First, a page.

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Zurichman

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Reply with quote  #20 
Quote:
Originally Posted by squak
Wheel Weight - The original post was pretty close except that the cassette is 530 grams.  The actual weight for the complete wheel set is 1860 grams (1000 rear and 860 front).  Not bad for stock wheels.


squak how many miles do you have on your Roker(OOPS I went back and looked at your other post and you are saying you have a couple of 1000 miles on your Roker Is that Correct)? Next question what kind of climbing hills/mts. have you done with it? At my end I want to do all the ultra gravel rides/races in the next couple of years. If I was only riding in Kansas which I won't be my 2016 Raleigh Tamland 1 would be enough bike. That being said I am betting/guessing there will be some out there with plenty of climbing so heck yes a 5 lb lighter bike than my Tamland sure would help some. The price is kind of right with the Corporate discount as for some reason I just don't have the funds to go out and spend $3000 - $4000 on a gravel bike like the Lynskey GR260 and a few others to name a few.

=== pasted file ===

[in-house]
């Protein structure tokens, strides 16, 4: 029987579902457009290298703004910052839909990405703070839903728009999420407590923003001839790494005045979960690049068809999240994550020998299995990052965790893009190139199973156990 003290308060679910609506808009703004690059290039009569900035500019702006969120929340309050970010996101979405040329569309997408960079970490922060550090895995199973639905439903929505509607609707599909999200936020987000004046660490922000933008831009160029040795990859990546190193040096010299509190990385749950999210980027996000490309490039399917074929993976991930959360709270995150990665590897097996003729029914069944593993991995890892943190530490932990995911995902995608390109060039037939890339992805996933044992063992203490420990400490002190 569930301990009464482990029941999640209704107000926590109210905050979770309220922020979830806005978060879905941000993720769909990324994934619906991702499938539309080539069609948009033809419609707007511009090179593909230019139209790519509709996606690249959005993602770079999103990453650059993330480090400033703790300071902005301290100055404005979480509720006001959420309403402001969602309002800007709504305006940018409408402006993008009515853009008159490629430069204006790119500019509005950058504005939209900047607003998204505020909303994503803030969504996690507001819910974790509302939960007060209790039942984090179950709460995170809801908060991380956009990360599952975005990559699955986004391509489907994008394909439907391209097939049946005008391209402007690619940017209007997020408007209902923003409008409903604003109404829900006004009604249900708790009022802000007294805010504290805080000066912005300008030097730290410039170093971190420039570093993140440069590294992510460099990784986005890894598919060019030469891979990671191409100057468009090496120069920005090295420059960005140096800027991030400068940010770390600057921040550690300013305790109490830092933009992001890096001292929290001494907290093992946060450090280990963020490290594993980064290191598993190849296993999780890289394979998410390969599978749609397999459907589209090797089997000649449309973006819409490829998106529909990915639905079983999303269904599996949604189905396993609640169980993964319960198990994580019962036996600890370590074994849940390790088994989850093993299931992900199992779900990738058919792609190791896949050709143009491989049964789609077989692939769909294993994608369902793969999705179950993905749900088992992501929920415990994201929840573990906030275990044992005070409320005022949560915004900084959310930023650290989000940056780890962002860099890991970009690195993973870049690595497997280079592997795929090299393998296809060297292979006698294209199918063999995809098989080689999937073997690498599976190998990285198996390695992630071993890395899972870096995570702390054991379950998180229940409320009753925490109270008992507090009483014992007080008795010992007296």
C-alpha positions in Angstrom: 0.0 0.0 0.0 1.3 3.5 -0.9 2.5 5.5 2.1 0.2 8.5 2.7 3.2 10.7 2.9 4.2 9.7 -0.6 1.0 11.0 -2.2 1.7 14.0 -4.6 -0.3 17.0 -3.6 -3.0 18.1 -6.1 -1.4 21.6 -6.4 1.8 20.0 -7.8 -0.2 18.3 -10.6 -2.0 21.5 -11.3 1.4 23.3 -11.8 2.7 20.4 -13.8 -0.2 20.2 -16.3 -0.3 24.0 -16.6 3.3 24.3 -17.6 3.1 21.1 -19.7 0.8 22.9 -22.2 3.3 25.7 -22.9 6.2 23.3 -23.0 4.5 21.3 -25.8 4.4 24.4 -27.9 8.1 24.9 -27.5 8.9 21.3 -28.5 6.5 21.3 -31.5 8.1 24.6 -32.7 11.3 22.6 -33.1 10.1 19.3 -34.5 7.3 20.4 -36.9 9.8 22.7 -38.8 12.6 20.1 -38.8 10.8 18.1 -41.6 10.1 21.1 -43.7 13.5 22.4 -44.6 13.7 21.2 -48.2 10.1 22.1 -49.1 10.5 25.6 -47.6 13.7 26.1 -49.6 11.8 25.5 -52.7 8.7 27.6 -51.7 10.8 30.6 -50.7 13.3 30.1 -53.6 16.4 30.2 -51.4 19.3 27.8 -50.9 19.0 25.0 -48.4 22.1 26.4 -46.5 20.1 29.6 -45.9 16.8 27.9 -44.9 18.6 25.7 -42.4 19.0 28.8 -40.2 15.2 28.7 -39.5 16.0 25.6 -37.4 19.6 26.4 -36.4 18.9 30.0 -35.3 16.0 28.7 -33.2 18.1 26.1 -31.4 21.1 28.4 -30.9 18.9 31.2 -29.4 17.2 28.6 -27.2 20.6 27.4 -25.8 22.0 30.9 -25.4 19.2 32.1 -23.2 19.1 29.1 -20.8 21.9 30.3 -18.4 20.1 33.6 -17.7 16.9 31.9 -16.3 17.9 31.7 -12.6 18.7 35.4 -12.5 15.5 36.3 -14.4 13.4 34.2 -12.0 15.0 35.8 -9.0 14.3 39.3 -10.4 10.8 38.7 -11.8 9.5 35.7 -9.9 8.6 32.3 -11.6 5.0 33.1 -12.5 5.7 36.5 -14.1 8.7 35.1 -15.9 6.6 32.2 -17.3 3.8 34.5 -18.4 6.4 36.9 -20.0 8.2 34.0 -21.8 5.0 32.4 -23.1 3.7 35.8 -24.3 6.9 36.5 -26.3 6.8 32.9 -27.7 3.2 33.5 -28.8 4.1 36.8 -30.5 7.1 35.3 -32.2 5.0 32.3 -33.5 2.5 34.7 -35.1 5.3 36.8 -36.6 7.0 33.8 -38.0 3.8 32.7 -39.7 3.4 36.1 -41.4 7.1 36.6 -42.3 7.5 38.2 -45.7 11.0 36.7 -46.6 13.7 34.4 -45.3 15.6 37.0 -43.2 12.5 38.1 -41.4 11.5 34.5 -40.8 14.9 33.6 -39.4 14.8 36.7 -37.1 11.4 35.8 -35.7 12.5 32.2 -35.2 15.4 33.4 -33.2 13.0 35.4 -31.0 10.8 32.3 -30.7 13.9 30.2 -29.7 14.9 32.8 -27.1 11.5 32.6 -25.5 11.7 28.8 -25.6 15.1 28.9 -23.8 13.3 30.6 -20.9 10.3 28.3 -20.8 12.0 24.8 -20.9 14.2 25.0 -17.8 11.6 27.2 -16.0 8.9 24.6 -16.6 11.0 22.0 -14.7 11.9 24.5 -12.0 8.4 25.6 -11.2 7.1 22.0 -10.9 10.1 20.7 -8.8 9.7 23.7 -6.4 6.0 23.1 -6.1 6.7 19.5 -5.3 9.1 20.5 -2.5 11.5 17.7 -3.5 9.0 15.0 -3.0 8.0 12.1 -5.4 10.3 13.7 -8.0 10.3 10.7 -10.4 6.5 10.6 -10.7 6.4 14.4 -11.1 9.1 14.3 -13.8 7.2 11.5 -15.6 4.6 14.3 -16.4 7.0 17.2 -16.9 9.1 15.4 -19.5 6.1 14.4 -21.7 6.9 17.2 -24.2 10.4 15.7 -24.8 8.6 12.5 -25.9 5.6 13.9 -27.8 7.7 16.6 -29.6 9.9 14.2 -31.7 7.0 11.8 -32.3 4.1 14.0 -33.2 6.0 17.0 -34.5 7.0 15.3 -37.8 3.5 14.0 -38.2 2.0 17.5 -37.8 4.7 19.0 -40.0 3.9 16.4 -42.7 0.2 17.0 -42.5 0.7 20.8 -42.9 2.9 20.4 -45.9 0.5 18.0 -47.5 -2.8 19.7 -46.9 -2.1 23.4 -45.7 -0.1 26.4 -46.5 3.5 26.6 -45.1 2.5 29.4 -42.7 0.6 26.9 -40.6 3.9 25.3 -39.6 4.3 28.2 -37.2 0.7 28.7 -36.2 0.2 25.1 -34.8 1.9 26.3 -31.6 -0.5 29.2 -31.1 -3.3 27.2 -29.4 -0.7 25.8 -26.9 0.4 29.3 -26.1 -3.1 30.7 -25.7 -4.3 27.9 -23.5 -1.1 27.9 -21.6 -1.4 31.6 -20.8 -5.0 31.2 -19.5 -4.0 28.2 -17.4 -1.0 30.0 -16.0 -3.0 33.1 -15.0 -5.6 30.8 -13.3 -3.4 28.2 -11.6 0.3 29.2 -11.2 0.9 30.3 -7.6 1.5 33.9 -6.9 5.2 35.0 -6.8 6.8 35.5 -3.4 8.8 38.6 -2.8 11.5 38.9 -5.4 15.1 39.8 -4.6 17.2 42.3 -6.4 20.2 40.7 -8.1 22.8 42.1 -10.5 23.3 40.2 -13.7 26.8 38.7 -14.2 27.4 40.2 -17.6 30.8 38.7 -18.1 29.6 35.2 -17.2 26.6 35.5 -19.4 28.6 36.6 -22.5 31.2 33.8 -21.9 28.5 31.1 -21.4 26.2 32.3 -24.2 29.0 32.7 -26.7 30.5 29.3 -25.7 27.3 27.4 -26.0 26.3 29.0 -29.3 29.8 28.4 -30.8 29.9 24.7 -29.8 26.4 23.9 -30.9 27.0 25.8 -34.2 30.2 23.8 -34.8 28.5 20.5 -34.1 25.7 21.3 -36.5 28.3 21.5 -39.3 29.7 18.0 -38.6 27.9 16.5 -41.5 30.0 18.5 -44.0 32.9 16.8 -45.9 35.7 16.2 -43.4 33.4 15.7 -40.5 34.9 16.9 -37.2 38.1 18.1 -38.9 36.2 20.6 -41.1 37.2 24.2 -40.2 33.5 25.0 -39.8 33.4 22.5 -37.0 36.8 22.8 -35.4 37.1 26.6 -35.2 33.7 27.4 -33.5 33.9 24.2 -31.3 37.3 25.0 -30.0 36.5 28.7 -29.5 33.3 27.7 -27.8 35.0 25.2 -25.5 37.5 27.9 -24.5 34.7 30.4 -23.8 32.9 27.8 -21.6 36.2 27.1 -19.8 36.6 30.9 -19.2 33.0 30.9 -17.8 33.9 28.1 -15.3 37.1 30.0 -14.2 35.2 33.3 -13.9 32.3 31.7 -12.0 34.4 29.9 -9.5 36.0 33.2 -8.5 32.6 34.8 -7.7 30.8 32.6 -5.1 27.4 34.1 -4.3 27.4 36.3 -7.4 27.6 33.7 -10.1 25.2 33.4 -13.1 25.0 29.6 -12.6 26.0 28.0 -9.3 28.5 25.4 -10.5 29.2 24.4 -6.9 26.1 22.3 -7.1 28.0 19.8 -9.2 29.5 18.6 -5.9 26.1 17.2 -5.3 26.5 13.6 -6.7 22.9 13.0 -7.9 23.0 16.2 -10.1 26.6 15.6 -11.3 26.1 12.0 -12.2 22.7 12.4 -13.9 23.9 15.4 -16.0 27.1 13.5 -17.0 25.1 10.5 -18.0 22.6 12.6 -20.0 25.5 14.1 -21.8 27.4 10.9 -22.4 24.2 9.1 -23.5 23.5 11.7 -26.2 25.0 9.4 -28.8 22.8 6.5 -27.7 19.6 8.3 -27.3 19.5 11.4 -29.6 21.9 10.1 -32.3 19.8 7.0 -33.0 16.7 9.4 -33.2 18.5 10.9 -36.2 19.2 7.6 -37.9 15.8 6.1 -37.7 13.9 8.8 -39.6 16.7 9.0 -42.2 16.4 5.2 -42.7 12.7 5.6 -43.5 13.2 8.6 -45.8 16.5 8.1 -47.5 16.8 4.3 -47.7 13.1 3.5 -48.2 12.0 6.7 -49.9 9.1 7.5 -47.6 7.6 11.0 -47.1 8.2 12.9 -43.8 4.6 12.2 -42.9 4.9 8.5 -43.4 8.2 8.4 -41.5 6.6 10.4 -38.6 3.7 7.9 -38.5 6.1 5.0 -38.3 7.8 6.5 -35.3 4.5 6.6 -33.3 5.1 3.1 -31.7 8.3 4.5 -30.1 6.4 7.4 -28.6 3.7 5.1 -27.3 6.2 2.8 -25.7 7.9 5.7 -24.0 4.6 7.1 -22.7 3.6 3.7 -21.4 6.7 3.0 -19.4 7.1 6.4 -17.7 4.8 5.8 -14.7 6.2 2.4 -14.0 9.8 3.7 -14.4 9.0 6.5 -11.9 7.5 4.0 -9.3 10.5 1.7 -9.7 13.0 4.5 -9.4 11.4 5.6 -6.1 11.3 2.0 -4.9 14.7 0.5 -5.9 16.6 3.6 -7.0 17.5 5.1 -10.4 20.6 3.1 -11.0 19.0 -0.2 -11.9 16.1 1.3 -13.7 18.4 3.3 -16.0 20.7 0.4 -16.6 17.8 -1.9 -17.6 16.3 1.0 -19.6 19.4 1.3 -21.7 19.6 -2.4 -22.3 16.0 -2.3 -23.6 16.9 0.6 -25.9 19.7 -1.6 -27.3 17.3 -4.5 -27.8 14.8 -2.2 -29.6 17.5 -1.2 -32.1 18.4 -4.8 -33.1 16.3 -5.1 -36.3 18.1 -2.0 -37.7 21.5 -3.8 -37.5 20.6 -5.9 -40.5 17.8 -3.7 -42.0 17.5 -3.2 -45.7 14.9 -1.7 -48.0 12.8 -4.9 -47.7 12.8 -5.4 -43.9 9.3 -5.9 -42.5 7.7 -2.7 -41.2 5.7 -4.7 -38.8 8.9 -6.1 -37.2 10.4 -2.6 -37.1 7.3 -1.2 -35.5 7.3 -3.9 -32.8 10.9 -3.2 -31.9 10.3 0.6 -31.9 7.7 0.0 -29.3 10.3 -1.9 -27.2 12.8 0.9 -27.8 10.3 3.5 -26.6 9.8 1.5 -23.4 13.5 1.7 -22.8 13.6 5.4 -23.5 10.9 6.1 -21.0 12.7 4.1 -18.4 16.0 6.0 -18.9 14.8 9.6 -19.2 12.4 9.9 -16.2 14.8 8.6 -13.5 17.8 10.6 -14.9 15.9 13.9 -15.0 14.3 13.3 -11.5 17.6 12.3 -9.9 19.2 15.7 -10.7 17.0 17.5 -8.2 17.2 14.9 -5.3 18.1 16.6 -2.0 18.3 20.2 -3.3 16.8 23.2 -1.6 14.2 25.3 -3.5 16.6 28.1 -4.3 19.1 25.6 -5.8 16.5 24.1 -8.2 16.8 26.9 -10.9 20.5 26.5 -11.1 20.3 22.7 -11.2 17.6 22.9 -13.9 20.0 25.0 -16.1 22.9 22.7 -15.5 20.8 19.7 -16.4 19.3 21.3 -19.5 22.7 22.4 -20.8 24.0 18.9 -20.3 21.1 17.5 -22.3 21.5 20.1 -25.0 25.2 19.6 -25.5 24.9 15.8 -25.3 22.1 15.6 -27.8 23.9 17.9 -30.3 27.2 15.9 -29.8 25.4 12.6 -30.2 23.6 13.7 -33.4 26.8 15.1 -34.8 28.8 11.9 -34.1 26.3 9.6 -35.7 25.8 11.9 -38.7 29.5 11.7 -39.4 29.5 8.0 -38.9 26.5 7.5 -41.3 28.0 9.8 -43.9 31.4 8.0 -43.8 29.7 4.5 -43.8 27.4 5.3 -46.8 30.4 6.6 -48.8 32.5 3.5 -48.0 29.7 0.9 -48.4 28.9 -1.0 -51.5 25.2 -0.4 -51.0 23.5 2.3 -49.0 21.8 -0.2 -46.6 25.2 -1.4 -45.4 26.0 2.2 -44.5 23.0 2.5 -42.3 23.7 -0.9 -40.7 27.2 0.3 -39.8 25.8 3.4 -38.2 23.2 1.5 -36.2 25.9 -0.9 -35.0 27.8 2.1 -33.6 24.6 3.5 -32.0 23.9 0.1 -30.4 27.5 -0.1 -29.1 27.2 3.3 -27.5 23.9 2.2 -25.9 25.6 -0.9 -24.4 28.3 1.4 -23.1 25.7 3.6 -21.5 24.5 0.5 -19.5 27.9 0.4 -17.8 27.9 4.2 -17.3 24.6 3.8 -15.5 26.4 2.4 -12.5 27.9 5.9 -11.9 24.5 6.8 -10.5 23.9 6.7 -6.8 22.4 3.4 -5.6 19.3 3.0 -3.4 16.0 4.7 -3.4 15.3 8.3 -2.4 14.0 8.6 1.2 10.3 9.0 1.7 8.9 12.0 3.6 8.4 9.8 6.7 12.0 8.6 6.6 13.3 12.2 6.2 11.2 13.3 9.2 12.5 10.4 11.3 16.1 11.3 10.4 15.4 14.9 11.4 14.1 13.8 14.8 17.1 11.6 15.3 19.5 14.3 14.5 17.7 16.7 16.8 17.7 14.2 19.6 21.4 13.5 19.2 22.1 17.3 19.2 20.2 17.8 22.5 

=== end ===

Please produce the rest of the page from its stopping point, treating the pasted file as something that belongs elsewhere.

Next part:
Zman

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If it was easy it wouldn't be a memory. You just hope you don't have all your memories in the same ride. been there dun that Zman
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squak

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Reply with quote  #21 
Quote:
Originally Posted by Zurichman


squak how many miles do you have on your Roker(OOPS I went back and looked at your other post and you are saying you have a couple of 1000 miles on your Roker Is that Correct)? Next question what kind of climbing hills/mts. have you done with it? At my end I want to do all the ultra gravel rides/races in the next couple of years. If I was only riding in Kansas which I won't be my 2016 Raleigh Tamland 1 would be enough bike. That being said I am betting/guessing there will be some out there with plenty of climbing so heck yes a 5 lb lighter bike than my Tamland sure would help some. The price is kind of right with the Corporate discount as for some reason I just don't have the funds to go out and spend $3000 - $4000 on a gravel bike like the Lynskey GR260 and a few others to name a few.


Zman


I've only got about 175 miles on my Roker.  I'm surrounded by big climbs and even my short rides will usually have at least 2000' of vert.  I wanted something a little easier than 42x42 so I replaced the stock 11-42 cassette with a Sunrace 11-46.
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Zurichman

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Reply with quote  #22 
Quote:
Originally Posted by squak